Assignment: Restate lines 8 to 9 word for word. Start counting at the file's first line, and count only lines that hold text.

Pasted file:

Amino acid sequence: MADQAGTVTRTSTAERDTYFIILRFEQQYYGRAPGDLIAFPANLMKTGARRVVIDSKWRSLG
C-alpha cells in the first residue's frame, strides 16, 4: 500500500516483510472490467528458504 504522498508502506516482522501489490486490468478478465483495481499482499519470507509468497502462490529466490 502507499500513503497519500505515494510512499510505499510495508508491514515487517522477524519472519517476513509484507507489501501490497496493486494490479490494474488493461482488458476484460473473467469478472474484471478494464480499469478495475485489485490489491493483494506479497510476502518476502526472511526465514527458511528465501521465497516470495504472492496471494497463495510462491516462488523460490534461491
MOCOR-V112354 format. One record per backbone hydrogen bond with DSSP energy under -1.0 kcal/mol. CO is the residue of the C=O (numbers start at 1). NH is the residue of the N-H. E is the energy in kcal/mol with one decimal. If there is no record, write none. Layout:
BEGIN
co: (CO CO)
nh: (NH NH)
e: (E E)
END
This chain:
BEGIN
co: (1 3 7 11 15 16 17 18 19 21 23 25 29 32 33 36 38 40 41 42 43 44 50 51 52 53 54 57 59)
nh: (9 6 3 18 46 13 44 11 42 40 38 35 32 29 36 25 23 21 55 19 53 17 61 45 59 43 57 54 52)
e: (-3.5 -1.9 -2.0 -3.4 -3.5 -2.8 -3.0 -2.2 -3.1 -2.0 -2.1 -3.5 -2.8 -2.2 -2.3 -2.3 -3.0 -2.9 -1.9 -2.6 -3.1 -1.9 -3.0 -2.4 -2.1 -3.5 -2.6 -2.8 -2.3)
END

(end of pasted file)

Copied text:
END
This chain: